Advertisement

Lovingkindness by Anne Roiphe (Summit: $16.95; 256 pp.)

September 06, 1987|Linsey Abrams | Abrams' most recent novel is "Double Vision."

In both her fiction and nonfiction over the last two decades, Anne Roiphe has addressed topical social issues: women's liberation, homosexuality on campus, child psychology; the list goes on. In her new novel, "Lovingkindness," she has chosen as her subject matter two topics of public discourse in the '80s, which, in their intersection, raise several important questions about the lives of contemporary women.

The first is the recent embracing of an Orthodox faith by a growing number of American Jewish women (mirrored in the larger culture by the growing number of fundamentalisms and orthodoxies in all religions). This implicit rejection of the goal of equality for men and women--adherents are governed by halacha, a religious code of law created and interpreted exclusively by men--has made these baalot teshuva, "the returned," a subject of debate among Jewish feminists. Indeed, the privatization of these women's lives within the family reduces them to a single social role, that of wife and mother.

Motherhood itself is the second topic of Roiphe's novel--specifically, being the mother of a daughter--a subject that continues to undergo literary as well as cultural redefinition. After the more idealized mother/daughter relationships in fiction of the '70s, in this decade, women writers have shown us a more inclusively psychological hence ambivalent portrait. We read "Lovingkindness" in the context of Vivian Gornick's extraordinary memoir, "Fierce Attachments"; Marilyn French's new novel, "Her Mother's Daughter"; Mona Simpson's "Anywhere but Here," and Sue Miller's, "The Good Mother."

"Lovingkindness" is narrated by Annie Johnson--feminist, writer, New Yorker, single mother, and secular Jew--who reveals herself to us through a harrowing meditation on motherhood, brought on by a phone call from her daughter, Andrea, in Israel. Andrea, at age 22, has been thrown out of numerous schools, has had three abortions, has succumbed to drugs and the fashion of shaved heads, and has attempted suicide, the fast way, once. (I present this in the tone of the narrative.) So you could say, the last thing Annie expects to hear is what she does: that Andrea is now living in Bruria Yeshiva in Israel and has become a member of a conservative sect of Judaism.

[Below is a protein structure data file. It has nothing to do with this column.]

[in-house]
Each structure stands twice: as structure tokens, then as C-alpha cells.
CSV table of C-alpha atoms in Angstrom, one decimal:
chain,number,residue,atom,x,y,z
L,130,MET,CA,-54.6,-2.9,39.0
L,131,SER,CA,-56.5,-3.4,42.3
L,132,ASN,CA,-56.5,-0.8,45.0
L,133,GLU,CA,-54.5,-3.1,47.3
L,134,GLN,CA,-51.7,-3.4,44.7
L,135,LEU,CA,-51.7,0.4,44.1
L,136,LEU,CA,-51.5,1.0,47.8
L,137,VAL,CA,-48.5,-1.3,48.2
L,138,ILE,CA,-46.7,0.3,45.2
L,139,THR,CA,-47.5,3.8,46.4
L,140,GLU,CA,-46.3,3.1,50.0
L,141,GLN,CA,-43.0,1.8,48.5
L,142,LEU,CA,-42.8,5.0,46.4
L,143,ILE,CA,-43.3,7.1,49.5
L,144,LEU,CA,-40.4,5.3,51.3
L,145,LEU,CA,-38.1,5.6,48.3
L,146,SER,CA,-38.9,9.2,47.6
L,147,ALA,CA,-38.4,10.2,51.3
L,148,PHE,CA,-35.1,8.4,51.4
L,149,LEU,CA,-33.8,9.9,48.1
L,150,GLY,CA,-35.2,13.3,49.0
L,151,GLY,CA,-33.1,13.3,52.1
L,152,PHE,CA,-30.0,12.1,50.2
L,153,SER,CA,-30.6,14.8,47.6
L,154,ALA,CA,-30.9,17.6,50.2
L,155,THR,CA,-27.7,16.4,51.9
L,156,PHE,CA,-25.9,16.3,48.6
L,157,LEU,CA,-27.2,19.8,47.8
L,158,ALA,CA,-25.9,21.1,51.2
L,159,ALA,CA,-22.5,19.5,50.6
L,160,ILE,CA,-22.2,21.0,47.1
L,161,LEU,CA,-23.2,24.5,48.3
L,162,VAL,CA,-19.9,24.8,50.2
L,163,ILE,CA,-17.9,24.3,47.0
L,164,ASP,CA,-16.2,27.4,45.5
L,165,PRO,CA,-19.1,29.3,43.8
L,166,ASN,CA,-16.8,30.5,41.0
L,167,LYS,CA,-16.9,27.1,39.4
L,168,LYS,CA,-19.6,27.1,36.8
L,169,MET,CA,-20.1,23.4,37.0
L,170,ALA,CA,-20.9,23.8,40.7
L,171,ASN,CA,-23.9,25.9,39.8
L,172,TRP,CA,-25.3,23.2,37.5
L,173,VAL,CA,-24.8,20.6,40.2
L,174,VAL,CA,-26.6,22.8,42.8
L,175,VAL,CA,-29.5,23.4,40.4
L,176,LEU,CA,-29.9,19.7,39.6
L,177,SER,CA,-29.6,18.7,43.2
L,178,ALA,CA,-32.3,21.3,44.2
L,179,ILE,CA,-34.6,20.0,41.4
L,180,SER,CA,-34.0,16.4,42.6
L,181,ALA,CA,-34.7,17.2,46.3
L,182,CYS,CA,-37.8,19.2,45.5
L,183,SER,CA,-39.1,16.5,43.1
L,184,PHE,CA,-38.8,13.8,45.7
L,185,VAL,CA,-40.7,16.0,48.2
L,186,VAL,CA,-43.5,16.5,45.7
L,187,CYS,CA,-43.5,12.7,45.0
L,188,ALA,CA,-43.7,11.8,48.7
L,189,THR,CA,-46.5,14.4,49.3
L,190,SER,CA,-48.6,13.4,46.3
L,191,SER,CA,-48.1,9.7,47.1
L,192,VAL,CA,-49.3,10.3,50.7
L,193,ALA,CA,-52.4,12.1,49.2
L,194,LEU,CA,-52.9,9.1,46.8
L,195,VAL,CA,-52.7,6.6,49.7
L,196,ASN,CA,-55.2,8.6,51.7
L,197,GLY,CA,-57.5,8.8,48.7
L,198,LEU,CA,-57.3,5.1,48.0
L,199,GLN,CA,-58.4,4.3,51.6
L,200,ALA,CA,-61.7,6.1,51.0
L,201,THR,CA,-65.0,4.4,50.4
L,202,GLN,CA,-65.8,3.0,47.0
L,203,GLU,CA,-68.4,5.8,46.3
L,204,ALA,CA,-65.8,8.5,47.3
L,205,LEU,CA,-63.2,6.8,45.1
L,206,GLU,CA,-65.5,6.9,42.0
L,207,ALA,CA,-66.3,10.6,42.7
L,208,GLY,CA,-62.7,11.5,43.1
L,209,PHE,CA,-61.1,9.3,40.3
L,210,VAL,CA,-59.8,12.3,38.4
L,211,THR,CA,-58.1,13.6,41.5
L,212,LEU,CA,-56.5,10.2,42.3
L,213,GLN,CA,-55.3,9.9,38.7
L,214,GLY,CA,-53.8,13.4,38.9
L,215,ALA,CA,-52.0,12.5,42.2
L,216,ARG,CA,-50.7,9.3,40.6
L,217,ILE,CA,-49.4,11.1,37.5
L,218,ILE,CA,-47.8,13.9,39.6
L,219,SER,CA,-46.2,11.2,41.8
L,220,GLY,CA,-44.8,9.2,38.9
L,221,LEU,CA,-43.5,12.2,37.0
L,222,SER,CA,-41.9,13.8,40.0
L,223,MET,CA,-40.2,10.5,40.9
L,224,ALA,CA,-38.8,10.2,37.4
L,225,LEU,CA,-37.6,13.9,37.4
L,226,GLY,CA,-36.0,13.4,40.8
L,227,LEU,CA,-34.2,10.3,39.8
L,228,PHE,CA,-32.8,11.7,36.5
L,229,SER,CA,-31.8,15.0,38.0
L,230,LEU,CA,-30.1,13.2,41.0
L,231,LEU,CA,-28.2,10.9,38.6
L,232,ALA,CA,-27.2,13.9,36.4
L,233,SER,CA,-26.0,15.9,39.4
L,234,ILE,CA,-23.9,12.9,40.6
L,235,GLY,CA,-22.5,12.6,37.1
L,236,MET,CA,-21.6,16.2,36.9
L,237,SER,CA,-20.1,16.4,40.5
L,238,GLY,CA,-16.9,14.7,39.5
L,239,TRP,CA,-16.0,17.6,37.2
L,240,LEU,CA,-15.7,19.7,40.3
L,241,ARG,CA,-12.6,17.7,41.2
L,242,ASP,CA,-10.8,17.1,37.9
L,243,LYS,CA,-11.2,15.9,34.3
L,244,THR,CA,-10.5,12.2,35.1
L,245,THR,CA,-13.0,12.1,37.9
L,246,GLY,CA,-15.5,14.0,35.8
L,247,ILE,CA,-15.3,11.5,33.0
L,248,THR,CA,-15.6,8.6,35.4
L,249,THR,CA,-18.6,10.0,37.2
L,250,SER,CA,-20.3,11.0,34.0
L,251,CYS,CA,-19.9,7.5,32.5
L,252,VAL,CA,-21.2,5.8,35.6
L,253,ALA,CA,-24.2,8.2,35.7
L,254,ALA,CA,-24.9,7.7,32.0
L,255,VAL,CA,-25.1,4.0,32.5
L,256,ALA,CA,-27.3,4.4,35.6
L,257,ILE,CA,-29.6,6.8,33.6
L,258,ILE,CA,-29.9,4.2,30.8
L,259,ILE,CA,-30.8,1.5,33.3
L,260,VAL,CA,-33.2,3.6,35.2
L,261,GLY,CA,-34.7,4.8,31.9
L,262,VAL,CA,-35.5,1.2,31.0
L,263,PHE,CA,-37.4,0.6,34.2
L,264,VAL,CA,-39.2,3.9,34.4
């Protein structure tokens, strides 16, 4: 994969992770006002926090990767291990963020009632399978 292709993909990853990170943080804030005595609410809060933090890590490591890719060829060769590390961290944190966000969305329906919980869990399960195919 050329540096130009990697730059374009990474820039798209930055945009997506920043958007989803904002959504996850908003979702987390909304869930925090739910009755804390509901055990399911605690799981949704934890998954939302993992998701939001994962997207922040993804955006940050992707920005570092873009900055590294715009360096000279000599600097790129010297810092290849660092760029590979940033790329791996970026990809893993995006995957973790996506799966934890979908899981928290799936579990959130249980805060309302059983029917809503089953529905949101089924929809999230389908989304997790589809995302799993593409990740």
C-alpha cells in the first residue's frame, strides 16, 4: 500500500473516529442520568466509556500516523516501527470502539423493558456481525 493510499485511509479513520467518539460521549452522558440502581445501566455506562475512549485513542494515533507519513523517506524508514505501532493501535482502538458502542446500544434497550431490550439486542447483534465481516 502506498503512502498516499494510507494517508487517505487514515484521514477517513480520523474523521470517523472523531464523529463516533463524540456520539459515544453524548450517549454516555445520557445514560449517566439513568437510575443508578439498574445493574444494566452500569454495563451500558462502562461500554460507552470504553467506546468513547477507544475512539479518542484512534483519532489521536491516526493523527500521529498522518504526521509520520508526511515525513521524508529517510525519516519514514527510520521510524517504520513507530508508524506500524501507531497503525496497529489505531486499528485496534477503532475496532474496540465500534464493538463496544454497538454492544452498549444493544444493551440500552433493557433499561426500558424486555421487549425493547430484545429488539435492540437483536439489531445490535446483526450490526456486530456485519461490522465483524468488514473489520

A turning point comes when Andrea writes that she is going to be married by the Yeshiva community to a young American, Michael, whom she's met only once. Annie corresponds briefly with the boy's parents, before all three decide to fly to Israel. Now the narrative swings into action, and when Michael's father kidnaps his son back from the Yeshiva, it throws Annie into a dilemma that purports to be the moral center of this novel but is not.

Certainly, Roiphe intends us to be disturbed by the parents' overpowering need to have their children carry on their own work and values, at the same time that that generation's commitment is to individual choice and modernity. A similar dichotomy lies in the fact that while they bemoan the fate of their children, the parents cannot call th1701409312presents a barren emotional landscape in which three generations of women (Annie, her mother and daughter) cannot connect with men or each other.

In fact, Annie's decision to do right by her daughter at the end of the novel is an act of personal integrity and not the breakthrough act of love for her daughter that it is supposed to be. Where is Annie's grief for all Andrea has undergone? And for a whole new generation of dropout youth, who are this time in pursuit not of free love but of self-annihilation? The human information in this novel calls for a profound sadness that is nowhere apparent. An impoverishment of vision and feeling on the part of the narrator does not do justice, either, to her own predicament as a woman and mother.

Annie is presented here as a mother who has been unable to be what psychologists call "good enough," in spite of her intelligence, her "liberation," her integrity. Rabbi Cohen writes of Andrea's taking a Hebrew name: "We felt that Sarai would be an especially appropriate name for your child because she seemed so in need of mothering and Sarah was the mother of the entire Jewish people." That love is to be found neither among individuals nor even in a nuclear family but only in religious community is the reactionary, perhaps inadvertent, message of this novel, its real moral center. Serious and provocative, "Lovingkindness" will perhaps appeal to other readers in a way it can't to this one.

Advertisement
Los Angeles Times Articles
|
|
|